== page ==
However, an individual’s sense of control had no bearing on self-perceptions of age for young adults. But stress and adverse changes in health did make young people feel older.

“This highlights the importance of having older adults retain some sense of autonomy,” Neupert says. “It’s not just a nice thing to do, it actually affects their well-being.”

The paper, “Feeling Young and in Control: Daily Control Beliefs are associated with Younger Subjective Ages,” is published in the Journal of Gerontology: Psychological Sciences.

Source: North Carolina State University


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Higher Fitness Level Can Determine Longer Lifespan After Age 70

Researchers have uncovered one more reason to get off the couch and start exercising, especially if you’re approaching your golden years. Among people over age 70, physical fitness was found to be a much better predictor of survival than the number of traditional cardiovascular risk factors in a study being presented at the American College of Cardiology’s 68th Annual Scientific Session.

While high blood pressure, high cholesterol, diabetes and smoking are closely linked with a person’s chance of developing heart disease, these factors are so common in older people that the total number of risk factors becomes almost meaningless for predicting future health, researchers said. The new study suggests doctors can get a better picture of older patients’ health by looking at how fit they are, rather than how many of these cardiovascular risk factors they have.

“We found fitness is an extremely strong risk predictor of survival in the older age group—that is, regardless of whether you are otherwise healthy or have cardiovascular risk factors, being more fit means you’re more likely to live longer than someone who is less fit,” said Seamus P. Whelton, MD, MPH, assistant professor of medicine at Johns Hopkins School of Medicine and the study’s lead author. “This finding emphasizes the importance of being fit, even when you’re older.”

Doctors use cardiovascular risk factors to help guide decisions about preventive measures and medications. Previous studies have shown that quitting smoking and controlling blood pressure, cholesterol and diabetes can reduce heart disease risk. However, most studies of cardiovascular risk factors have focused on middle-aged people, leaving a knowledge gap regarding the importance of these risk factors in older people, Whelton said.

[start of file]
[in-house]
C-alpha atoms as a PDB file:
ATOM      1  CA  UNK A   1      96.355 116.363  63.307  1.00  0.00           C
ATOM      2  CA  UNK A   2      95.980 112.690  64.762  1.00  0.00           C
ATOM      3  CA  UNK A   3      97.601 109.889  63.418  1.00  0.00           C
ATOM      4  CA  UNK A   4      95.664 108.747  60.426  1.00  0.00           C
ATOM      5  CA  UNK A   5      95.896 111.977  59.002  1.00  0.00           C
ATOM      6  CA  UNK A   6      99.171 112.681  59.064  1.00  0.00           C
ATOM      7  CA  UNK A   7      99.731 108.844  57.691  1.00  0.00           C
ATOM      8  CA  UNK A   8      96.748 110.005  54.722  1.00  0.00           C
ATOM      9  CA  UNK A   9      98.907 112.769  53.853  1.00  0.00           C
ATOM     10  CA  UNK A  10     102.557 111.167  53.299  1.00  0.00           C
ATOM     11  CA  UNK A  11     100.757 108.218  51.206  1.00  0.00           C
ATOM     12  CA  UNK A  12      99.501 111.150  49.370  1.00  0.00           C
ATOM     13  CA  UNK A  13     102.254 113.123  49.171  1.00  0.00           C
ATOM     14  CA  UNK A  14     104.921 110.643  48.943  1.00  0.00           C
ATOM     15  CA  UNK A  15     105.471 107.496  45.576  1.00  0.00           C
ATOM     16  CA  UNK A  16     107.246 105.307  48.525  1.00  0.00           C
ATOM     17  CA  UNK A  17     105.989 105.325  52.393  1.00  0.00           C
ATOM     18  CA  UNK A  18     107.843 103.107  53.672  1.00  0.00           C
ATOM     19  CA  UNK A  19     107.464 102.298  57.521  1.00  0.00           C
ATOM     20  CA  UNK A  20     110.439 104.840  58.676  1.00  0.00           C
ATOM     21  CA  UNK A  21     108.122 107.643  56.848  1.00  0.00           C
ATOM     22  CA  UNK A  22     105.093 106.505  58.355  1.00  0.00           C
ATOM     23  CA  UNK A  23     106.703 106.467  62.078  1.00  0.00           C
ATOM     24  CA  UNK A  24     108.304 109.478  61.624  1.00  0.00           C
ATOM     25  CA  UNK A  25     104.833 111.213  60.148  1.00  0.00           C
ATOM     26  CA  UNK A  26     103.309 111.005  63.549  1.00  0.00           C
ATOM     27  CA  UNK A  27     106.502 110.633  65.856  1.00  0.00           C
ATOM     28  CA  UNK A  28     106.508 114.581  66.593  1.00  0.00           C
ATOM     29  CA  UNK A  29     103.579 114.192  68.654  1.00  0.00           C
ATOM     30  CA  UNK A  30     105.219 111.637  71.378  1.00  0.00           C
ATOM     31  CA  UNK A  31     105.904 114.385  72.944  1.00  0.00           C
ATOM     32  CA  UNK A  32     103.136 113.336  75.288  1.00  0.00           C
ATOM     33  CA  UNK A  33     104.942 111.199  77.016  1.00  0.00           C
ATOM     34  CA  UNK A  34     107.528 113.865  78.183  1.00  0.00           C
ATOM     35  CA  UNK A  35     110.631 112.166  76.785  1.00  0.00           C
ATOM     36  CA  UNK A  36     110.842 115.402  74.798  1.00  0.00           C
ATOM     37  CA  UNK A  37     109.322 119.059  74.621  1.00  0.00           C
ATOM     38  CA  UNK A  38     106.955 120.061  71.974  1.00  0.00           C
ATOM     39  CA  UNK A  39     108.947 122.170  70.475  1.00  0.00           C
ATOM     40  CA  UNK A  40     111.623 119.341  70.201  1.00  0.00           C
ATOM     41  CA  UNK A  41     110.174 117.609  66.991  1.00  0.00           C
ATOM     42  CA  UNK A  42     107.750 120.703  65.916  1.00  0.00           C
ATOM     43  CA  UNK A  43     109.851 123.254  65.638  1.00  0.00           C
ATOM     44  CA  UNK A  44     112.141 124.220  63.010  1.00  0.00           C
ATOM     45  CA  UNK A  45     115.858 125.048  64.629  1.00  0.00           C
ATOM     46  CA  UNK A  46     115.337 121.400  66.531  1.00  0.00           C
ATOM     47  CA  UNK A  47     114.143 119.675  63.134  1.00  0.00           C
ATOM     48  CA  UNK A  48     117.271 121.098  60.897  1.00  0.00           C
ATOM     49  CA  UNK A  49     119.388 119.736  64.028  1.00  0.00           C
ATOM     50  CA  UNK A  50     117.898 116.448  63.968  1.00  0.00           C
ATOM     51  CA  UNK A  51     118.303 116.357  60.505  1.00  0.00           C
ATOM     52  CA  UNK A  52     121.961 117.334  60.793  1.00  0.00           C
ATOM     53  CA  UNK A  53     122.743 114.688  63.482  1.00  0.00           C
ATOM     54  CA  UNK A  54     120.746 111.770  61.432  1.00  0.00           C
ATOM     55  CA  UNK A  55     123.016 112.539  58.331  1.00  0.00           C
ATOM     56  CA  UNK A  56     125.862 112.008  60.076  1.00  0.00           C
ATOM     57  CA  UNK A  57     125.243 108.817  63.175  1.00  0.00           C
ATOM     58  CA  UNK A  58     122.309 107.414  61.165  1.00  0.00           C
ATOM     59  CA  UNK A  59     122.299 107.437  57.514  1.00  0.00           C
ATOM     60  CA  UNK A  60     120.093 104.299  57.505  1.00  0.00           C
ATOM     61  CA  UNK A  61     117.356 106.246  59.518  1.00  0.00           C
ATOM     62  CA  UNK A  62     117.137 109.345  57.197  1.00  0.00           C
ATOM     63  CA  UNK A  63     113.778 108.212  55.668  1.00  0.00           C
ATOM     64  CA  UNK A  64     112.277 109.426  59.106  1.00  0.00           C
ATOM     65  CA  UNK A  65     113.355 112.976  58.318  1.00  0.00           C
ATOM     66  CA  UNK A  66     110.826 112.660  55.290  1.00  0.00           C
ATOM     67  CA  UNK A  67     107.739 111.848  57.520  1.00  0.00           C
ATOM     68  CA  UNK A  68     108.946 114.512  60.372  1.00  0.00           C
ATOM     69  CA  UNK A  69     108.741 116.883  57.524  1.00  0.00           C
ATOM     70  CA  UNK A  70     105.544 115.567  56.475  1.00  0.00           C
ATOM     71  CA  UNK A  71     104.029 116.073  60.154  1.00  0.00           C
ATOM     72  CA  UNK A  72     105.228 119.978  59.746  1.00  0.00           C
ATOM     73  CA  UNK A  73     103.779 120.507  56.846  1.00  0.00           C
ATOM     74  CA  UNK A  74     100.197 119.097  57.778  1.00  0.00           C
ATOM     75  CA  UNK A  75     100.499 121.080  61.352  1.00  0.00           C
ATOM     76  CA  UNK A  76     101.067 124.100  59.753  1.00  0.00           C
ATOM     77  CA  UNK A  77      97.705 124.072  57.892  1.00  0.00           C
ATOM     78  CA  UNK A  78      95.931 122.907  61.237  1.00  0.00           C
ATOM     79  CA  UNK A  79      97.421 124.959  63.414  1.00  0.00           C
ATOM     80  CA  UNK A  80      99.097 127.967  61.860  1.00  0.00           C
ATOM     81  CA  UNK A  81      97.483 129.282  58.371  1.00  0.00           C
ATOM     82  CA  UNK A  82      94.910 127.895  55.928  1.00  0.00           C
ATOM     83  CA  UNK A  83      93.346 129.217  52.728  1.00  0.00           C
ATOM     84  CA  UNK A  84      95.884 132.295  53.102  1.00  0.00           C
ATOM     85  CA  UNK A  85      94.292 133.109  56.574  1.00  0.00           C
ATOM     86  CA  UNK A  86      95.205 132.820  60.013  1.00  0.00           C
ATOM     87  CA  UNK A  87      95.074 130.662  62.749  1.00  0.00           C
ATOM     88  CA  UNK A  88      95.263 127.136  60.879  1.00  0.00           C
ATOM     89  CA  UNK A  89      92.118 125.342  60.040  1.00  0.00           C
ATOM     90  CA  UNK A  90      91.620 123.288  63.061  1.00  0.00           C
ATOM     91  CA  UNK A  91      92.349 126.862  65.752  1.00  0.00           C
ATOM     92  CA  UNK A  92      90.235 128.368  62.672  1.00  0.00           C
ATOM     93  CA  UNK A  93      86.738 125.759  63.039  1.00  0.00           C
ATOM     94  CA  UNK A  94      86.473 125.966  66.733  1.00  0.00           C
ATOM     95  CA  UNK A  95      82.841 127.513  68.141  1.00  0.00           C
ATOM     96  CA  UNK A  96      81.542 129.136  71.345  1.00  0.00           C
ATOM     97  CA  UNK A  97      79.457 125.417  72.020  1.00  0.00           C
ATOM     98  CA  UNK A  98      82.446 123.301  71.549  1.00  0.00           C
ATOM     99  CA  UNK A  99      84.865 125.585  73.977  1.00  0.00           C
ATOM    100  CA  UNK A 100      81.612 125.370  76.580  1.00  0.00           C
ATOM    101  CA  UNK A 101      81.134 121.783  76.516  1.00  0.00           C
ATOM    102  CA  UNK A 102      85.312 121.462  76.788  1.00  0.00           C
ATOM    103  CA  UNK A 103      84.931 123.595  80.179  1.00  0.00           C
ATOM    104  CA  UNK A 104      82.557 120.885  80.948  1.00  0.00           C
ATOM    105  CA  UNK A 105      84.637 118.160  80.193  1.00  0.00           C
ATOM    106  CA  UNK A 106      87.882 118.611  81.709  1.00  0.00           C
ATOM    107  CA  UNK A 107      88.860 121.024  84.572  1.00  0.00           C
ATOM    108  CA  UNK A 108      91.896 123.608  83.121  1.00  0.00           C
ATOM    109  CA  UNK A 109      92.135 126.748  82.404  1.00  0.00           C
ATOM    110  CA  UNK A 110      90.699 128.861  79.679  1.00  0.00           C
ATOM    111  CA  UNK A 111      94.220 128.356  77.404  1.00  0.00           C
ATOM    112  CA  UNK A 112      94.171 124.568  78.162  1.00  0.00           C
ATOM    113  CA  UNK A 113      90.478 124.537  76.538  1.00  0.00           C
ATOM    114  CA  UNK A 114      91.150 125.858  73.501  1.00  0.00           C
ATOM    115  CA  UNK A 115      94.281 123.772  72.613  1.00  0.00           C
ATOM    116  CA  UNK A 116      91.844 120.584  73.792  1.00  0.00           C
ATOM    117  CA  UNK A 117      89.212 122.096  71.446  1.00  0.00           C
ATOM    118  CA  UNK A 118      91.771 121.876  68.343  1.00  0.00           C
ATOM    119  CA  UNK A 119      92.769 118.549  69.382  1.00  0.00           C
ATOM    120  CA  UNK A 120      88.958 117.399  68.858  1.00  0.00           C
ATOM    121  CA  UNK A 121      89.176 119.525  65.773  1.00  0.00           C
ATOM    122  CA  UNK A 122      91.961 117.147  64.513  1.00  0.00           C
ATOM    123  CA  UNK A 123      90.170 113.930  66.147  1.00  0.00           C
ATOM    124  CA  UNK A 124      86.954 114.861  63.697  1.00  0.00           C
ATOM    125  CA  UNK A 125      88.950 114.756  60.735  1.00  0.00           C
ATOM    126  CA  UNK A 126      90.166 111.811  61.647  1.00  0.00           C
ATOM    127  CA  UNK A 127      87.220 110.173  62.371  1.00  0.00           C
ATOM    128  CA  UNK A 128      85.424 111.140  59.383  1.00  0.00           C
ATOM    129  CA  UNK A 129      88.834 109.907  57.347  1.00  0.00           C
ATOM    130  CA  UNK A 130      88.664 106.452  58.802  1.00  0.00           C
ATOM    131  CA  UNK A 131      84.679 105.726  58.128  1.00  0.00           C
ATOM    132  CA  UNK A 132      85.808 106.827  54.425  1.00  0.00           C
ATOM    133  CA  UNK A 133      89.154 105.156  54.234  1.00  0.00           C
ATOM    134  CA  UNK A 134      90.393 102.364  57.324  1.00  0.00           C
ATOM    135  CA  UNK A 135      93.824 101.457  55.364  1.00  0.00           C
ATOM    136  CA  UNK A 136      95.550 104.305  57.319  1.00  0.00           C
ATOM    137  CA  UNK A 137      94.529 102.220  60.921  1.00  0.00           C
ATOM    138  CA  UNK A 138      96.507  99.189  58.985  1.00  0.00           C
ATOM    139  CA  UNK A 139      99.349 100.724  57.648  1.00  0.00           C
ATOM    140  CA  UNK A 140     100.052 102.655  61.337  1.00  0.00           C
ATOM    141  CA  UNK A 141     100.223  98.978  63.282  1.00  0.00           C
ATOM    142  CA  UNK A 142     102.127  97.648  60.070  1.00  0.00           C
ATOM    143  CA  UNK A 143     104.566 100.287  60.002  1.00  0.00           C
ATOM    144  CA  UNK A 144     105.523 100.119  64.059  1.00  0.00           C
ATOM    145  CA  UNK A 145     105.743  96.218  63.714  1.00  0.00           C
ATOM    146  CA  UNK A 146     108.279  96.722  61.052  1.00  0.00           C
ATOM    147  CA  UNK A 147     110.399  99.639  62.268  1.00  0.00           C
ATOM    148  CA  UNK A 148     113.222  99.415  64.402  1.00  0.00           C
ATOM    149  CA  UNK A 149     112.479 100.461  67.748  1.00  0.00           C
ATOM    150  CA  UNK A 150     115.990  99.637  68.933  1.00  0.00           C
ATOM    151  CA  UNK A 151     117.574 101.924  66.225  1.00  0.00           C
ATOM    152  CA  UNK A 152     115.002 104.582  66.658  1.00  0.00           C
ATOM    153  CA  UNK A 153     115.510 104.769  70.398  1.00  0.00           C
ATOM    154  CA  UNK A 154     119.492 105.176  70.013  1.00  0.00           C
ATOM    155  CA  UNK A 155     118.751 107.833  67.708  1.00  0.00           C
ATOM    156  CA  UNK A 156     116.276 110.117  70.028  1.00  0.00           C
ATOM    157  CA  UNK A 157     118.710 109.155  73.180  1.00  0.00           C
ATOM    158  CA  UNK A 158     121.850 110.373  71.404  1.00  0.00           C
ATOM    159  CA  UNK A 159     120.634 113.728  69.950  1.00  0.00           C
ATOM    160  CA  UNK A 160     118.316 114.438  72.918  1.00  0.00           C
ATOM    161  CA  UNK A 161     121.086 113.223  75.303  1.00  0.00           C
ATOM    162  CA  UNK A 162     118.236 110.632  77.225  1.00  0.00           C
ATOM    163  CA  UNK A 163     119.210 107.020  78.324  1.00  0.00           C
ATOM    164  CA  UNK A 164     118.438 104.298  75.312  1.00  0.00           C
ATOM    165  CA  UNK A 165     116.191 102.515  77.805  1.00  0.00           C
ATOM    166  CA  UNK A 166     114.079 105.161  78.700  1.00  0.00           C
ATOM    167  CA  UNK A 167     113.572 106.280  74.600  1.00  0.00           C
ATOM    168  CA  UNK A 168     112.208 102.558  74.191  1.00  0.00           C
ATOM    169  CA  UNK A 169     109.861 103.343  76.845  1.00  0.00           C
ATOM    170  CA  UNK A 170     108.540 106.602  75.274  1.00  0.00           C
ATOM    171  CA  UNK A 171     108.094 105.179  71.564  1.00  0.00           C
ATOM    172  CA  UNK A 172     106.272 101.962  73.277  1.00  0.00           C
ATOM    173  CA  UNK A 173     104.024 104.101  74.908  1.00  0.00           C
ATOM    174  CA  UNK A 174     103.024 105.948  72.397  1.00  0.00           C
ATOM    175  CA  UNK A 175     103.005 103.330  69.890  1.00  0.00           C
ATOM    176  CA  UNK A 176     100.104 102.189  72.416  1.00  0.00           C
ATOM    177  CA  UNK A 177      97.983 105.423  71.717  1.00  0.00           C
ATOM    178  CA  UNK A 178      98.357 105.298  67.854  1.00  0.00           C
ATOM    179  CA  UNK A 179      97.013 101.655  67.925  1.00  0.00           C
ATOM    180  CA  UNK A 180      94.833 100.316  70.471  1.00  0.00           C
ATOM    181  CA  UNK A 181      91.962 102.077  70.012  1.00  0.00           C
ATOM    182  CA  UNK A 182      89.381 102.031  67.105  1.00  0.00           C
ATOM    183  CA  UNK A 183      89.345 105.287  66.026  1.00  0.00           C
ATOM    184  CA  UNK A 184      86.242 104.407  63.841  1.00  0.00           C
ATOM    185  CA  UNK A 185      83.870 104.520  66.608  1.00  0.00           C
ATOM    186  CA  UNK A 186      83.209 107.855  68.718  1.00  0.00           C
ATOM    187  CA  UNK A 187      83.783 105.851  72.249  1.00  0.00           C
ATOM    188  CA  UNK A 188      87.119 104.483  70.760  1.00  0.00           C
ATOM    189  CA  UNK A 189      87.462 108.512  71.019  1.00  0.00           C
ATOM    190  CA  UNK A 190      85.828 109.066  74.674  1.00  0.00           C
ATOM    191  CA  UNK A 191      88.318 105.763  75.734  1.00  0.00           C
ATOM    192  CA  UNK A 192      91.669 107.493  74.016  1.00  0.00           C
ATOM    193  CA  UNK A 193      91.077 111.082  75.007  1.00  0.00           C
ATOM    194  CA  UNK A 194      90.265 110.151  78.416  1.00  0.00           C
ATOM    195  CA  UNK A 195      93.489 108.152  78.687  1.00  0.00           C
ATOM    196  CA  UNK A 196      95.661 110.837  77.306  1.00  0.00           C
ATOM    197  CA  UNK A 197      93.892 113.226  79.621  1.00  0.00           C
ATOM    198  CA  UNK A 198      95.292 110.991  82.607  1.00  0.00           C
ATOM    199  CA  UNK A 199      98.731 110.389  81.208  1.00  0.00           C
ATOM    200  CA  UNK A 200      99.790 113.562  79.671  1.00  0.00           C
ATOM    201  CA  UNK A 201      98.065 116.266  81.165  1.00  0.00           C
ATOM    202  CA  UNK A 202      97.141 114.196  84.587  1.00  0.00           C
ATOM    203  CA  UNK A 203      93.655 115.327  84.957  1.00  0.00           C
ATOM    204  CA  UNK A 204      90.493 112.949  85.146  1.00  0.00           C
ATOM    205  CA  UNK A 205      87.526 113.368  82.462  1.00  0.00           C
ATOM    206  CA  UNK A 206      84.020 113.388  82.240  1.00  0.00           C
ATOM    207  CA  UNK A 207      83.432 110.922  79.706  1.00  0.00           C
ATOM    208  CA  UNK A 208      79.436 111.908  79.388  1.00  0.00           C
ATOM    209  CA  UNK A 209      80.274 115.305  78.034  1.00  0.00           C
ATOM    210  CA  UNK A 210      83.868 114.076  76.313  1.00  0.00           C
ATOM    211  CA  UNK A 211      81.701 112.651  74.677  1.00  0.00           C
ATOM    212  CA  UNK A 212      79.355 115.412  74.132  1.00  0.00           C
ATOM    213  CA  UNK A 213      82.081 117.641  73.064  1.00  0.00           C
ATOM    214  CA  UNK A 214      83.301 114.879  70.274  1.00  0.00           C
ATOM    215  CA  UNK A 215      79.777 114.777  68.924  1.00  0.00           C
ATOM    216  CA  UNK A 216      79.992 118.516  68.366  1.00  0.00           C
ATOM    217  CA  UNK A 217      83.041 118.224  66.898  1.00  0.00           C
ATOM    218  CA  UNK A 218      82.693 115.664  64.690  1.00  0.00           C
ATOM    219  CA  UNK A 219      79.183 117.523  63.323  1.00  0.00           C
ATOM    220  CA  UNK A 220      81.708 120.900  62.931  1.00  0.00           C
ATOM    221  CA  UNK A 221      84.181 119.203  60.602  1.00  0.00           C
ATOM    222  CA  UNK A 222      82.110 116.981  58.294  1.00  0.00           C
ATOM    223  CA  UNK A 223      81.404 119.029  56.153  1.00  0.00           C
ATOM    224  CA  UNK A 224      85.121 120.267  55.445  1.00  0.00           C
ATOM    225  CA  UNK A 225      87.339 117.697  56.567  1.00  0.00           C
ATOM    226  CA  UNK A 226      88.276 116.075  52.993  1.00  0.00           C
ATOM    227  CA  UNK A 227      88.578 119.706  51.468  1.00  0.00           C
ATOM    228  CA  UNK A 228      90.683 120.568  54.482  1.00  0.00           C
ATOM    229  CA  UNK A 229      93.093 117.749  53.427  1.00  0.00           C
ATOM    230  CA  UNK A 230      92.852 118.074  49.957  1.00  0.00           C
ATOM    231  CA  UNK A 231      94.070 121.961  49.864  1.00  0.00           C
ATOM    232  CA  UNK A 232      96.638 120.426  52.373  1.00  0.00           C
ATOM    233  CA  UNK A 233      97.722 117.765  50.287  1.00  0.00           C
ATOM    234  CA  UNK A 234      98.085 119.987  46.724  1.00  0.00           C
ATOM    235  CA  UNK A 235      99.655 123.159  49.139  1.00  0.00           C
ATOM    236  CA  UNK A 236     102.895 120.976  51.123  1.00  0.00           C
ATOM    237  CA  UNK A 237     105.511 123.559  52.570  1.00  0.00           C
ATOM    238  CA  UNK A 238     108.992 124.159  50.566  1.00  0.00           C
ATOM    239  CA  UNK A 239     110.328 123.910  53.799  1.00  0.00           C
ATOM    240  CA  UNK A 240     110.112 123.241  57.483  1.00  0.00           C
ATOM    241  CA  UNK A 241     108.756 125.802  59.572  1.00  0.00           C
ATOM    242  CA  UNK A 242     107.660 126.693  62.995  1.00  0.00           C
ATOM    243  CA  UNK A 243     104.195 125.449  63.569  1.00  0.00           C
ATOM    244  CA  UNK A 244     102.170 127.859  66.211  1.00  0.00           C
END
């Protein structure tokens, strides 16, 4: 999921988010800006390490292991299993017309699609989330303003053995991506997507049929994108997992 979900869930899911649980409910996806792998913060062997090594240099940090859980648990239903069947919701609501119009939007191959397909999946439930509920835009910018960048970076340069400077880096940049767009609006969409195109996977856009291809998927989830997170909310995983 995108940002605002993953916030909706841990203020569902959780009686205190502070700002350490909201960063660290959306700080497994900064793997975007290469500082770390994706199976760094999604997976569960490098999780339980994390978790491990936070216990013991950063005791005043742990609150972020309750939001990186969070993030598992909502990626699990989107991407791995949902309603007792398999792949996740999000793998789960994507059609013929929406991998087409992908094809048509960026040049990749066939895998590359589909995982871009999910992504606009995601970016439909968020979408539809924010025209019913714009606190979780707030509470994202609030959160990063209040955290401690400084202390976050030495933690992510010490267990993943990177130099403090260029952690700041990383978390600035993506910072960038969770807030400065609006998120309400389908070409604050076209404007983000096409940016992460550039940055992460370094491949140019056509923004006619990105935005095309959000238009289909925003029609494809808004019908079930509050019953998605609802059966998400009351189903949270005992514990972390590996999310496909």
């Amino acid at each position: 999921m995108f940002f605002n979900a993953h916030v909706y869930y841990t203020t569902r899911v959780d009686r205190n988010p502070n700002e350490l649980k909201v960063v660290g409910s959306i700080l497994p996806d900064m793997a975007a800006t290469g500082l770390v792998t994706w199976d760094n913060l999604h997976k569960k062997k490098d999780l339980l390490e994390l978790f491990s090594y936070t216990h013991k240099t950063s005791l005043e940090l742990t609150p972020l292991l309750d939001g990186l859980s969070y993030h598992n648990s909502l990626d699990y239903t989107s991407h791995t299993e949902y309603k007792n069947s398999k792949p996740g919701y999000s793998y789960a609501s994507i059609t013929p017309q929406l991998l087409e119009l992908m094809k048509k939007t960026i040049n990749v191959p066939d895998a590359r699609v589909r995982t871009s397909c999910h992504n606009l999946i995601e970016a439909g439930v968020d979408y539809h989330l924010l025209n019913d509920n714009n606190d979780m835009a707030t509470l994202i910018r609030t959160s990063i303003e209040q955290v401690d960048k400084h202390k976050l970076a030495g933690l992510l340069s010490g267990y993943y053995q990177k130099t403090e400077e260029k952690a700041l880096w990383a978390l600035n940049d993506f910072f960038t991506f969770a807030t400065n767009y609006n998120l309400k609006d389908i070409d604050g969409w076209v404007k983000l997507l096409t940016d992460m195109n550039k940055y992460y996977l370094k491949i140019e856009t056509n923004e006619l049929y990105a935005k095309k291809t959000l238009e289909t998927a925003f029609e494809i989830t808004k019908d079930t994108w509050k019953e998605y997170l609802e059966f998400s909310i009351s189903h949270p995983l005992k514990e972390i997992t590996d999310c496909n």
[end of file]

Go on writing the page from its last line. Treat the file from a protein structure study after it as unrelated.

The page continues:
The team analyzed medical records from more than 6,500 people aged 70 years and older who underwent an exercise stress test at a Henry Ford Health Systems-affiliated medical center between 1991 and 2009. They assessed fitness based on patients’ performance during the exercise stress test, which required patients to exercise on a treadmill as hard as they could. They divided patients into three groups reflecting their fitness based on the number of METs (metabolic equivalents, a measure of exercise workload) they achieved during the test: most fit (10 or more METs), moderately fit (six to 9.9 METs) and least fit (six or fewer METs). For this study, the researchers grouped patients with zero, one, two, or three or more cardiovascular risk factors.

On average, participants were 75 years old when they underwent the stress test. Researchers tracked the patients for an average of just under 10 years, during which time 39 percent of them died. Over this period, the researchers found higher fitness was associated with significantly increased rates of survival. The most fit individuals were more than twice as likely to be alive 10 years later compared with the least fit individuals.

In contrast, a patient’s total number of cardiovascular risk factors was not associated with their risk of death and patients with zero risk factors had essentially the same likelihood of dying as those with three or more risk factors.

Whelton said the findings demonstrate that fitness level is an important indicator of an older patient’s health that doctors could benefit from considering more often. While an exercise stress test using a treadmill or stationary bicycle provides the most precise way to measure fitness, doctors can also get a general idea of a patient’s fitness level by asking about their exercise routine.

“Assessing fitness is a low-cost, low-risk and low-technology tool that is underutilized in clinical practice for risk stratification,” Whelton said.

The study did not account for any changes in fitness level that the participants may have experienced over time. However, previous studies have suggested that improving fitness can help improve heart health, even late in life.